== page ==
Drs. Eric Baumer and Alison Mickel
Just as there is no universal process of knowledge production in scientific settings – and instead there are “epistemic cultures” (Knorr-Cetina, 1999) – there is no single approach to ethics training and ethical scientific practice. Formal education about scientific ethics occurs in a variety of forms, from codes of ethics among professional societies, to undergraduate and graduate STEM education. Meanwhile, day-to-day interactions in laboratories play a major but under-studied role in ethics training. Individual research groups vary, and the conversations, comportment, hierarchies, and physical arrangements inside a laboratory foster different ethics concepts and practices.
This project will utilize an interdisciplinary, mixed-methods approach to examine how the cultures of particular research groups inculcate contrasting approaches to ethics. Specifically, we will apply perspectives from anthropology, rhetoric, and computer science to reveal how approaches to ethics are shaped by the day-to-day interactions that take place in laboratories. Doing so will contribute an important and underrepresented perspective to academic discourse around ethics in STEM. Furthermore, this work will provide preliminary results for an NSF grant proposal, such as the Ethical and Responsible Research (ER2) program or the Cyber-Human Systems (CHS) program. Thus, the primary goal for this project is to demonstrate the viability and value of our interdisciplinary approach.
Plan for Proposed Work
Interviews will be conducted with members of one STEM lab on Lehigh’s campus. In previous conversations, Prof. Paolo Bocchini in Civil and Environmental Engineering indicated a willingness to participate in this work. We choose to focus on a single lab for this project, as it is meant to be a pilot to demonstrate the kinds of insights our approach can generate and to act as preliminary results for a larger grant proposal. Also, Prof. Mickel already has an IRB protocol in process.
The anthropology undergraduate students on the project, under the mentorship of Prof. Mickel, will conduct qualitative interviews with members of this lab and participant observation of day-to-day lab practice. Interviews will ask questions about the kinds of ethical issues or questions that emerge in the course of the lab’s work, how members of the lab address those issues, and what formal and informal guidance they have received to navigate ethical challenges.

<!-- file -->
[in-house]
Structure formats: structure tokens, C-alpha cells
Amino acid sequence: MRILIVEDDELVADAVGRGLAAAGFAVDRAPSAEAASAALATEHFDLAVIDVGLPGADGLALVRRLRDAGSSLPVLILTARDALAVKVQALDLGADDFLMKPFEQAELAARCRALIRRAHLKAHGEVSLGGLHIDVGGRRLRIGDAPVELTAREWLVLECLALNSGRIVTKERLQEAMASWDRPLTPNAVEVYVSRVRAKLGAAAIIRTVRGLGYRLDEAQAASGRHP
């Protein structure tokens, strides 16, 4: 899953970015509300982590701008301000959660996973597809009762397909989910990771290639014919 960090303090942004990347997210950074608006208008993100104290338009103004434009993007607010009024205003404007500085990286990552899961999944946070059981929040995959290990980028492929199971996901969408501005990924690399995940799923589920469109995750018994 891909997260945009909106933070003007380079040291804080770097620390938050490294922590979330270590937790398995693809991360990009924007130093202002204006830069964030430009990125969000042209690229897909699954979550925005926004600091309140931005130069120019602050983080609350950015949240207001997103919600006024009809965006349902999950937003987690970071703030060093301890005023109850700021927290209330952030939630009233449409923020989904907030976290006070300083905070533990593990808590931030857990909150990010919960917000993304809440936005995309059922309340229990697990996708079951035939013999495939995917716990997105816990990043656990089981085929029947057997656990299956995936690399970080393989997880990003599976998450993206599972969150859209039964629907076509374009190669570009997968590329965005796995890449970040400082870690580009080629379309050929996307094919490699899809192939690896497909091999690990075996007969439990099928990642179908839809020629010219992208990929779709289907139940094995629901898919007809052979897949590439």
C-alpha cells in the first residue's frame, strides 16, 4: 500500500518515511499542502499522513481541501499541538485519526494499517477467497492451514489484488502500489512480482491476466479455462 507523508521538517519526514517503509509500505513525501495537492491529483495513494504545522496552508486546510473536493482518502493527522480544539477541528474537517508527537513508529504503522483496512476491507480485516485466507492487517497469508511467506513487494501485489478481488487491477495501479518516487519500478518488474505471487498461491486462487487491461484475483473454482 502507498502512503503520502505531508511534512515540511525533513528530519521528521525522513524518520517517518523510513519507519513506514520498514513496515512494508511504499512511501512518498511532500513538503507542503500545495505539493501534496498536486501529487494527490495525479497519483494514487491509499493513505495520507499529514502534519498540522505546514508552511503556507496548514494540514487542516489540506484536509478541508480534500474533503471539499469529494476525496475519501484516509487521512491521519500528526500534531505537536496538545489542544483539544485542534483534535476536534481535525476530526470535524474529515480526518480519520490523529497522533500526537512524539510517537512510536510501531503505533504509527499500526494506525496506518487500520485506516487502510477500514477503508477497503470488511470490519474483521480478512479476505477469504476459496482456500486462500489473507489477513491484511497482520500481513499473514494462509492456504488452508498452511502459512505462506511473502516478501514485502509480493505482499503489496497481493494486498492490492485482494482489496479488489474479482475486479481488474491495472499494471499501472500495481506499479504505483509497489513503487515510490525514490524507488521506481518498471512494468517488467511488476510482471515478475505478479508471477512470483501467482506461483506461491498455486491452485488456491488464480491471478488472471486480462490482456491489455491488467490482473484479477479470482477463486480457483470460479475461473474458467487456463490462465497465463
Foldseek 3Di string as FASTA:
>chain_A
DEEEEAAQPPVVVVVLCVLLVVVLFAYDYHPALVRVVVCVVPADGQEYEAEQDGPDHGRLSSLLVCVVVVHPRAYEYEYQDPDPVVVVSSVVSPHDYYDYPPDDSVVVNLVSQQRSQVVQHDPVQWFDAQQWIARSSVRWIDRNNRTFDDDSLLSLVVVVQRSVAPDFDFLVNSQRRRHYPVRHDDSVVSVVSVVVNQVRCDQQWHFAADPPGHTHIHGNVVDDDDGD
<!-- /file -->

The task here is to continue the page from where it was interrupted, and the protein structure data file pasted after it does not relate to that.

An English graduate student will also analyze the interview transcripts. This analysis will bring an orientation from rhetoric that engages specifically with questions of ethics. Our contention is that labs constitute rhetorical communities with particular habits of communication.
Third, a computer science graduate student will analyze the interview transcripts. This analysis will leverage topic modeling (Blei et al. 2003; Blei 2012), which can automatically identify latent themes in a corpus of documents. Prior work has demonstrated that the results of topic modeling can align with human analyses (Rhody 2013; Baumer et al. 2017). Furthermore, topic modeling can provide an alternative lens, enabling researchers to see and interpret patterns in ways that complement other readings of a text (Jockers 2013; Goldstone & Underwood 2014).
Each of these analyses of the interview transcripts will be conducted separately. Working with a faculty member from their respective disciplines, each student will write a summary of their analysis. Once all summaries have been written, the summaries will be circulated among all team members. At a joint meeting, all research team members will discuss the similarities and differences across the three analyses (cf. Baumer et al. 2017). Doing so will identify ways that each analysis enhances the others, and it will demonstrate the unique value of such a mixed methods approach.
During this exchange process, students will be co-supervised by the involved faculty. In line with the Humanities Lab’s mission, this interdisciplinary approach will help expose students to research methods and epistemic orientations outside their own disciplinary training. The project, ultimately, will provide a pilot, proof-of-concept study for a future major grant submission, but will also itself lead to a publication on the possibilities and challenges of bringing together such complementary and interdisciplinary methods.